• Upcoming major updates:
    • Bakes on Mesh is now out, per above.
    • The Environment Enhancement project (EEP) is progressing towards release – but no definite time frame other than Soon™ as bugs are being stomped on.
    • Not directly mentioned in the show is the new Animesh enhancements work (Project Muscadine) and also back on the horizon is the restarting ARCTan (two name but two of the more user-facing projects – there is also a lot of under-the-hood work going on).
    • Details on projects like this can be found in my (generally) weekly Content Creation User Group meeting summaries and also my other SL tech summaries.

An interesting start to the series, nicely relaxed, and a segment where the voice issues didn’t spoil things too much. Some nice teasers were dropped on future shows and direction which suggest Lab Gab will be a good option for tuning into every couple of weeks. In the meantime, you can catch the entire first show below.

Frogmore: Swedish childhood memories in Second Life

Frogmore, August 2019 – click any image for full-size

Update, November 2019: Frogmore has relocated to a full region. The SLurls in this piece have therefore been updated to point to that location. A review of the new region location is available here: Frogmore: more Swedish memories in Second Life.

Frogmore – or to give it its full name, Frogmore Gamla Stan (“Frogmore Old Town”), is a homestead region designed by Terry Fotherington (of {PAPPADO} – read more here and Kekeland  – read more here – fame) on behalf of region holder Bengta. The region’s design serves a very specific purpose, as Bengta explains:

Frogmore Gamla Stan is a memory of life as a child in Öregrund, Sweden. The air is filled with the scent of the sea, old fishing boats, and smoked herring. A simple life filled with love and laughter.

Frogmore, August 2019

A quick check on Öregrund reveals it to be a small town (population 1,500-ish in 2010), on the Baltic coast of Sweden’s Uppsala County. It’s apparently a place that was largely ignored by Sweden’s 19th century industrialisation; other than bar iron passing through the town’s harbour en route to places like England, the town itself largely remained centred on fishing, although in the late 19th century it did became popular as a spa resort.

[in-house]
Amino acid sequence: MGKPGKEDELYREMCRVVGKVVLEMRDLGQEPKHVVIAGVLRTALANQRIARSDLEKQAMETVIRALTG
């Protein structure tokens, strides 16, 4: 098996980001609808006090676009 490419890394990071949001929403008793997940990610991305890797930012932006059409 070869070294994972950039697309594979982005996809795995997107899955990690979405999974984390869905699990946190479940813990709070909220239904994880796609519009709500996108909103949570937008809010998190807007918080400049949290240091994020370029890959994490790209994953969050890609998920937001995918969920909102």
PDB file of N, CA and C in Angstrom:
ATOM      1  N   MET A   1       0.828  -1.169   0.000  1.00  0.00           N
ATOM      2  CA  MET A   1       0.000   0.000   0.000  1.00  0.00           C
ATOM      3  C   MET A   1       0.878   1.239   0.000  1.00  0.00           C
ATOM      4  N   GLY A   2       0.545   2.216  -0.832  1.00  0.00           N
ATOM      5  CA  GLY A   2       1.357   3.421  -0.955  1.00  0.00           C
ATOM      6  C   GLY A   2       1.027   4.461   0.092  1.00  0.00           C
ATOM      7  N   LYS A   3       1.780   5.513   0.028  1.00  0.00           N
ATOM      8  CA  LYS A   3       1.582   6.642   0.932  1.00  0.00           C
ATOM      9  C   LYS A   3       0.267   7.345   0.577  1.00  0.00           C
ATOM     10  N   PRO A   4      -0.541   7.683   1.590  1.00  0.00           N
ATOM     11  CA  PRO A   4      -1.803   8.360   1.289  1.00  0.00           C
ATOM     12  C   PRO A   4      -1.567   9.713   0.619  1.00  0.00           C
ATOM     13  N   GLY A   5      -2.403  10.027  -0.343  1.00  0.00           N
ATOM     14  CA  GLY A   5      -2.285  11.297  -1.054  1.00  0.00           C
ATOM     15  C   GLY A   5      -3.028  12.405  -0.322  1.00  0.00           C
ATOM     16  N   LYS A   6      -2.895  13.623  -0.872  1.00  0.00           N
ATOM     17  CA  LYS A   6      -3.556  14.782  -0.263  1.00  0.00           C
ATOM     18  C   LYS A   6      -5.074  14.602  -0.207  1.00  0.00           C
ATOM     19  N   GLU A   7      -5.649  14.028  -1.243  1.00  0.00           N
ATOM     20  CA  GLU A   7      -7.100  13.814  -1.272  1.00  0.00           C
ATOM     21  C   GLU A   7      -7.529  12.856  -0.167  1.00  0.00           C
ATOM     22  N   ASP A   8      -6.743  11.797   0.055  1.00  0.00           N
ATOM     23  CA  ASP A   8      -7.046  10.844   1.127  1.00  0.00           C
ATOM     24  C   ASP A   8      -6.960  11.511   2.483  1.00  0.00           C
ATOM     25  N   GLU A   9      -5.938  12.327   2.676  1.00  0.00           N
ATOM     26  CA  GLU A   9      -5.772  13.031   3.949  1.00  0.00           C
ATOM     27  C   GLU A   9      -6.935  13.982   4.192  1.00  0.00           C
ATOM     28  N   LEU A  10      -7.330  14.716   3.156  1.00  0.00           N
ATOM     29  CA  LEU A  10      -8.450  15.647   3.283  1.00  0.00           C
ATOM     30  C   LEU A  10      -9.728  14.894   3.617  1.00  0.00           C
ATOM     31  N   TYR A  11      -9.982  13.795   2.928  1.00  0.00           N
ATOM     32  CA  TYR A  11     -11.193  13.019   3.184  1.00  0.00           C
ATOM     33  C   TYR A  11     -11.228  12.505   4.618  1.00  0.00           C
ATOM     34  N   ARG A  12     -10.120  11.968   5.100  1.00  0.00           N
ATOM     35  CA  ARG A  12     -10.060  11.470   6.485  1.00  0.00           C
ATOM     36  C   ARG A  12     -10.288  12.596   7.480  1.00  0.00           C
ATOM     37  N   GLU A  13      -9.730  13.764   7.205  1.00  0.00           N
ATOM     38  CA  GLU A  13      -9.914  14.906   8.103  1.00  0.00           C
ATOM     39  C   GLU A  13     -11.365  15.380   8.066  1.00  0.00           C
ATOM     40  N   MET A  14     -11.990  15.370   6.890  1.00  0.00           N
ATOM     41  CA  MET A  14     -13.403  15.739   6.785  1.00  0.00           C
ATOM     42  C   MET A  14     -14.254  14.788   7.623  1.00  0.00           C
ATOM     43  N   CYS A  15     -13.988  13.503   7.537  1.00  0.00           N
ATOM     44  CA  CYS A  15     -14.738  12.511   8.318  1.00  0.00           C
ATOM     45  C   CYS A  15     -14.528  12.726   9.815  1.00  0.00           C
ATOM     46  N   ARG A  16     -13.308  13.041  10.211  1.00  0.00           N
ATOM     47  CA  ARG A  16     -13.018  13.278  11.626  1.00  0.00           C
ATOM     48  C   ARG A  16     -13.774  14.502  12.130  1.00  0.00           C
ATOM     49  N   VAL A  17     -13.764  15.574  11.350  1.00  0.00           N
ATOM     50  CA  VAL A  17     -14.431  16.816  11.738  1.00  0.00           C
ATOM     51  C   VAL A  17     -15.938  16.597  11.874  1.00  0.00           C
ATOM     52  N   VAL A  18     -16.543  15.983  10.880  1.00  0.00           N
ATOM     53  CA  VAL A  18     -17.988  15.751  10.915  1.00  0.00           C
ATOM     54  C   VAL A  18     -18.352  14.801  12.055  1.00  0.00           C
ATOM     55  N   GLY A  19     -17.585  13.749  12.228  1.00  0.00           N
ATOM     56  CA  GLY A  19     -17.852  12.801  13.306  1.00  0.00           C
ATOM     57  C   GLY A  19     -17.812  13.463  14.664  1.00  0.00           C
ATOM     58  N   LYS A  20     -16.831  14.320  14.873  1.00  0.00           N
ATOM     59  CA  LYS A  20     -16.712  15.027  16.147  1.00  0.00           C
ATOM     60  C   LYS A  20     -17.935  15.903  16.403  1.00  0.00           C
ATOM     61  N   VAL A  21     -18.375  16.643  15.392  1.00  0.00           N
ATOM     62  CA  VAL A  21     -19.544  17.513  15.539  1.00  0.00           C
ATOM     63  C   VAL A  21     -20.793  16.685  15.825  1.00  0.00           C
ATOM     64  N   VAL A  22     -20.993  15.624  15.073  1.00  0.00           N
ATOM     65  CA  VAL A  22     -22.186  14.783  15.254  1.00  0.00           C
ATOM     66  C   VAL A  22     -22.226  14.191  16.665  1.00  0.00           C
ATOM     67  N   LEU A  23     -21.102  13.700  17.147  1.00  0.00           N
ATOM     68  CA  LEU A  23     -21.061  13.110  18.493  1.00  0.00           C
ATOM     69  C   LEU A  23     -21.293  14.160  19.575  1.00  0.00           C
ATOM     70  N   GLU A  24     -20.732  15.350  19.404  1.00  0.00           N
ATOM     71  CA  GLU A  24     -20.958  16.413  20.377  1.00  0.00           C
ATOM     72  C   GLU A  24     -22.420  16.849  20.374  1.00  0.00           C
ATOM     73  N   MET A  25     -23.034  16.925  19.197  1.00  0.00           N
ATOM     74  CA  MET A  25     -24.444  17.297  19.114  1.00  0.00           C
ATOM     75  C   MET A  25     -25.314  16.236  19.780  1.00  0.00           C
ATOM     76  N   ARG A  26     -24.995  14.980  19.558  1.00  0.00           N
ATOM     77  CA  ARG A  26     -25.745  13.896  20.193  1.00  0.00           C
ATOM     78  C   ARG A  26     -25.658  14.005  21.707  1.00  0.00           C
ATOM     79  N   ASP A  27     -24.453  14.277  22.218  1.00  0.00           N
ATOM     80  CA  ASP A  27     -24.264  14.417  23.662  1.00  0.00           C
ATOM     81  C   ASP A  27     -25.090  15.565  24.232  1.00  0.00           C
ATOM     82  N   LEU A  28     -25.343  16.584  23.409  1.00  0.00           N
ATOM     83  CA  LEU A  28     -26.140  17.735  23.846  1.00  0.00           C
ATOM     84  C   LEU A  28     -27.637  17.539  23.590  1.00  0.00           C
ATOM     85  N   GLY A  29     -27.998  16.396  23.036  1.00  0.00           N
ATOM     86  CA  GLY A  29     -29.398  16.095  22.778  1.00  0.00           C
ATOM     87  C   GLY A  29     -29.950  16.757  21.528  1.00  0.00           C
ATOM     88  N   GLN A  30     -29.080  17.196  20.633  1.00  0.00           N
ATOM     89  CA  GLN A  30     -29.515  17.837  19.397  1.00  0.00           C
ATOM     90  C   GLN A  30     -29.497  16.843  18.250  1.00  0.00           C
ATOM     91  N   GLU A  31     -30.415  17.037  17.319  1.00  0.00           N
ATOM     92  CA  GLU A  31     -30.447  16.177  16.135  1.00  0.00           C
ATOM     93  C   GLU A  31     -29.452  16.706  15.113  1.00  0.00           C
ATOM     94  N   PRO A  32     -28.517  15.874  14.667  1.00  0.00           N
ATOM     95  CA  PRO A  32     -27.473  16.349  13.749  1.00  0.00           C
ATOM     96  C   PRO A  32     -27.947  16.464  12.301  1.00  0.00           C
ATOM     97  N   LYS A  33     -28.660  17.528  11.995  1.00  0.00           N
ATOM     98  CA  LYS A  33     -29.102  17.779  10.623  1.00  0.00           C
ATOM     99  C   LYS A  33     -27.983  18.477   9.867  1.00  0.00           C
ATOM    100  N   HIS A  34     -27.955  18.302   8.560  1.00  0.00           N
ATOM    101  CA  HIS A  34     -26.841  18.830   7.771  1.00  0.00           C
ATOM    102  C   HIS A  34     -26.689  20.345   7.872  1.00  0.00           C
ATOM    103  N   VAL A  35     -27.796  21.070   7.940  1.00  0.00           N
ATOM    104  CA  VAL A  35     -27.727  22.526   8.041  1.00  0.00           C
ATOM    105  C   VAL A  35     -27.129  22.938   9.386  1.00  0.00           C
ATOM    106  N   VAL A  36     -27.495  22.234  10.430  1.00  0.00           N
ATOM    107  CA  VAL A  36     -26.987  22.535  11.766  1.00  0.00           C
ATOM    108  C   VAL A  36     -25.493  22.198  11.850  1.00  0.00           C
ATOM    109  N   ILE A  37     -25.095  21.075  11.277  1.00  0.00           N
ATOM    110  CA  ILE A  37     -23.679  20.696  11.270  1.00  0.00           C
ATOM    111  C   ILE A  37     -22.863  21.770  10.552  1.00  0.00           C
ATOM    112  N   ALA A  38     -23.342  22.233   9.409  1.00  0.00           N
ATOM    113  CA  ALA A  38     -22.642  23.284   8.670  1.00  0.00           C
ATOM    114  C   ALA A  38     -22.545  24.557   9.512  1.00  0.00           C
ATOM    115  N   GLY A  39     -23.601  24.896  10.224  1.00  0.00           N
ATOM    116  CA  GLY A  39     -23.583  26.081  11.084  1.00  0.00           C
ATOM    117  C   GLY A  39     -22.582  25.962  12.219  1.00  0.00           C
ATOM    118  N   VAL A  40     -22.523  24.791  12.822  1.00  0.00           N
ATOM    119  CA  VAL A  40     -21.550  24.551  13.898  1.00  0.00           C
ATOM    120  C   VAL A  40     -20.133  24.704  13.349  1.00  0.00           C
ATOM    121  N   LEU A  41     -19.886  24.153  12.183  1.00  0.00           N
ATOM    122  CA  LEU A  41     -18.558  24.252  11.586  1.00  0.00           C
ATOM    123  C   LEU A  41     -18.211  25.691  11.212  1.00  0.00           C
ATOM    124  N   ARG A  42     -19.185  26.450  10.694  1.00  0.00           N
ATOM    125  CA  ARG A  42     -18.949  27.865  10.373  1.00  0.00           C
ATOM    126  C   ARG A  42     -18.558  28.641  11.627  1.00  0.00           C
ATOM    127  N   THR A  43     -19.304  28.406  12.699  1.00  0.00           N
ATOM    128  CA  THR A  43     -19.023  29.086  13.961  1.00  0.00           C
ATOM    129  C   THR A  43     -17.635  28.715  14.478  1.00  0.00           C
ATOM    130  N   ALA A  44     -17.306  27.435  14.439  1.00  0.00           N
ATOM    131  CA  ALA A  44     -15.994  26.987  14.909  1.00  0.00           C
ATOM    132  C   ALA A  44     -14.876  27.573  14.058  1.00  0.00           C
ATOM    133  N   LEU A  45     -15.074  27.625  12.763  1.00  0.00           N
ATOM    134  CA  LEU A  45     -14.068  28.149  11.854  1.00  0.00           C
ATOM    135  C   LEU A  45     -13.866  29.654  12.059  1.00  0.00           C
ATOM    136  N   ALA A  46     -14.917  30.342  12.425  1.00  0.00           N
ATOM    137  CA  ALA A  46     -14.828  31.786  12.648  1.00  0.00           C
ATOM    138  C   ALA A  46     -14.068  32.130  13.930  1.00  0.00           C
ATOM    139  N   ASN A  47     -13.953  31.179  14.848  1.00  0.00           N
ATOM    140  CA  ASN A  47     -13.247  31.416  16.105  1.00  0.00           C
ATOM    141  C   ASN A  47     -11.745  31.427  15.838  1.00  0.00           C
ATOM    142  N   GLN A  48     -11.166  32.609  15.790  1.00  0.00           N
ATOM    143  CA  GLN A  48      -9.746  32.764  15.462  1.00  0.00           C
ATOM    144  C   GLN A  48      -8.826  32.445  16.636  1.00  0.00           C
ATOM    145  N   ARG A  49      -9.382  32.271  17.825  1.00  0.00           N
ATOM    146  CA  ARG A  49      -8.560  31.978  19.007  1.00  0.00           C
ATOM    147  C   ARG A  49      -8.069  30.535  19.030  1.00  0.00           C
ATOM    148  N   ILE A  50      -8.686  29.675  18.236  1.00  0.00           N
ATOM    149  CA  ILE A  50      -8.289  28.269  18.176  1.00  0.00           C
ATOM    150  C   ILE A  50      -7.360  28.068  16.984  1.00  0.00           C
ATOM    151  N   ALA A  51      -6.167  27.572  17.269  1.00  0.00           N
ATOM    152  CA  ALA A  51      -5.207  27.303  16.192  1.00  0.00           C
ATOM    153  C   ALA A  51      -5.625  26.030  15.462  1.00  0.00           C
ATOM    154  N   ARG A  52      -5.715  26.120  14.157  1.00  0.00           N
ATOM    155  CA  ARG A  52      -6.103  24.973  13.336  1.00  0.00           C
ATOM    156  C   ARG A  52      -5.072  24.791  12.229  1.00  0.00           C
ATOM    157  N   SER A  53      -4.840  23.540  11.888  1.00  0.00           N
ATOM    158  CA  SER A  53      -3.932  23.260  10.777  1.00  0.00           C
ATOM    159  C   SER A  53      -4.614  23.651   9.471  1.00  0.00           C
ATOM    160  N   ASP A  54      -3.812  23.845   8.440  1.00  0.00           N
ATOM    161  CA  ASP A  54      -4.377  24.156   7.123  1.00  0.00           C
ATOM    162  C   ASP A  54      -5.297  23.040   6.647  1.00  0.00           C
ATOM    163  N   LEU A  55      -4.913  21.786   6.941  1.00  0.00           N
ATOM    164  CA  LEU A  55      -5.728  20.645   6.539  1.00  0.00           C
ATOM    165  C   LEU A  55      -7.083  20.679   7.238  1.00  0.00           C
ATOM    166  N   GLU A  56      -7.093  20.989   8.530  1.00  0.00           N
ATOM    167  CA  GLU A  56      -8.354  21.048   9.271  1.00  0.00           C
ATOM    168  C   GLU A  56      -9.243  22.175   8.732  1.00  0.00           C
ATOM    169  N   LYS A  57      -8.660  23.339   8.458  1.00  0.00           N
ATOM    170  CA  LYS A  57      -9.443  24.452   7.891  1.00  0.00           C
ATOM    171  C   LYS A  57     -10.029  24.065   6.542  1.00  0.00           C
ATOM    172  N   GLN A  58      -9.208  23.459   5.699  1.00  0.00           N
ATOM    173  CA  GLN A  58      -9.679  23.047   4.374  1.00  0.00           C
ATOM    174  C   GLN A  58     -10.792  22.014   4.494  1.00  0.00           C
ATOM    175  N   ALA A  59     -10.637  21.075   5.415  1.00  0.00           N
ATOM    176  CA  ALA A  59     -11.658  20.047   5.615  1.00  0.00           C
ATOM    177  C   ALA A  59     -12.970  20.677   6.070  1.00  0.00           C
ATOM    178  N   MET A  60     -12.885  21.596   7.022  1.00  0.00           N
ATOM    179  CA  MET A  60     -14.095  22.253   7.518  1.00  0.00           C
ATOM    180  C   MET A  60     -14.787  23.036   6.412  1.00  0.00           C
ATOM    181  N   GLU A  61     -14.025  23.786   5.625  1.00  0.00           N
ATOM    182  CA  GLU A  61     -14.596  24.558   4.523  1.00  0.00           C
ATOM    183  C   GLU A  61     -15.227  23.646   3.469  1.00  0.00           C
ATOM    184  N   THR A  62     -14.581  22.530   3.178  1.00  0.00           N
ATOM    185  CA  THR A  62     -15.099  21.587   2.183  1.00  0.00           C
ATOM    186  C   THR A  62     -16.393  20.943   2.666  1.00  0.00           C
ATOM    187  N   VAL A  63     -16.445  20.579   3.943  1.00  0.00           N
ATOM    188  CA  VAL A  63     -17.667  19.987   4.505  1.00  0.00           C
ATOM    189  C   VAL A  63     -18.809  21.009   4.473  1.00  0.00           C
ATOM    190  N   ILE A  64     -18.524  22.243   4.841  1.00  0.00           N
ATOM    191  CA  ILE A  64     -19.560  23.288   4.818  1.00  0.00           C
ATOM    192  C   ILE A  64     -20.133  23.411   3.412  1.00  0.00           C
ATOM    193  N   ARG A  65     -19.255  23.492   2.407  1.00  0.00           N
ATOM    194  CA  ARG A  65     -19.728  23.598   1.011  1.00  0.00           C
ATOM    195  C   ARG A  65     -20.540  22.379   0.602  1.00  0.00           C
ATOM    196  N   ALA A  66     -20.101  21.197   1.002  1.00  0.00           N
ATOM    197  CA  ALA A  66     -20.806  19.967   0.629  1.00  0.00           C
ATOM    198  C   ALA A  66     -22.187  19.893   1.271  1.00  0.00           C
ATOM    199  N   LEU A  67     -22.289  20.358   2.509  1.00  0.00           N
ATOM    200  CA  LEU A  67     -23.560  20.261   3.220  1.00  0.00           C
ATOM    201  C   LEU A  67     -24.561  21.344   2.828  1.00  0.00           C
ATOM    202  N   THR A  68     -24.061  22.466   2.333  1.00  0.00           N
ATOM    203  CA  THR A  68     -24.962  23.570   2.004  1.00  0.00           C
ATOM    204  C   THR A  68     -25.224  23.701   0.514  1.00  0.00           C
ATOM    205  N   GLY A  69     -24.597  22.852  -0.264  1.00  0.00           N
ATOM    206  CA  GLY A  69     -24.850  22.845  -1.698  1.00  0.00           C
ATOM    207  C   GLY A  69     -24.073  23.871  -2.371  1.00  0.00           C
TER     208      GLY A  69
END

It is that history as a fishing town, as Bengta notes, that Frogmore draws a part of its inspiration, together with the rugged beauty of the Scandinavian coast, to form a wonderful little fishing hamlet clinging to a rugged coastal region / group of islands. Given that it is only inspired by childhood memories as visualised through the eyes of another, direct parallels between Frogmore’s look and Öregrund perhaps shouldn’t be made.

Frogmore, August 2019

Instead, it is better to simply wander along the single, cinder-topped road, passing between brightly-painted wooden places of business and cabins (none of which are furnished within, to allow the focus to be on the landscaping and overall setting, to where steps climb upwards and more inland. The waterfront cabins and buildings are literally that: right on, and sometimes over, the water, with steps and moorings for rowing boats, nets drying as they hang from walls, and sofas and benches set on raised porches.

More houses and places of business can be found on the stepped shoulders of rock rising on the landward side of the road, and with a little care and scrambling, you can make your way to where a primitive log bridge spans a narrow watery gorge separating the two largest islands. This is worth taking, as it leads the way past a superb little rocky stream that tumbles down from one pool to another which, presumably has an opening somewhere under the cold-looking waters to allow the flow to continue on its way. Created using one of Alex Bader’s new Animated River Building Packs (see here and here), it really shows what can be achieved with what is  – to me – the best mesh river system available in SL.

Frogmore, August 2019

Exploring the region can be both fun and a little frustrating. Fun, as there are little cinder trails to be found here and there, offering the way between rocks to cabins or down to little beaches and coves. Frustrating, because although there are a couple of paddle boat rezzers to be found on the different islands, the lie of the land means you can’t actually use them to get from the little town to the other islands or vice-versa, leaving flying the only alternative.

The other peculiarity I had with a visit was that on our first (exploratory) time in Frogmore, the region was backed by off-sim mountains. On my return for photos, these steadfastly refused to render (and I tried 3 different viewers and various tricks to try to force them to render). Hence why some of the shoots accompanying this article may be different to those of Frogmore you may have seen elsewhere. Chatting to a couple of other people on the region, I learned they were having similar issues between visits – sometimes the mountains would render, sometimes not.

Frogmore, August 2019

But, mountains or no mountains, there is no doubting Frogmore’s beauty or its uniqueness among public regions, not just because of its appearance, but because of its founding inspiration and the “third-party”, so to speak, interpretation of that inspiration by the designer.

SLurl Details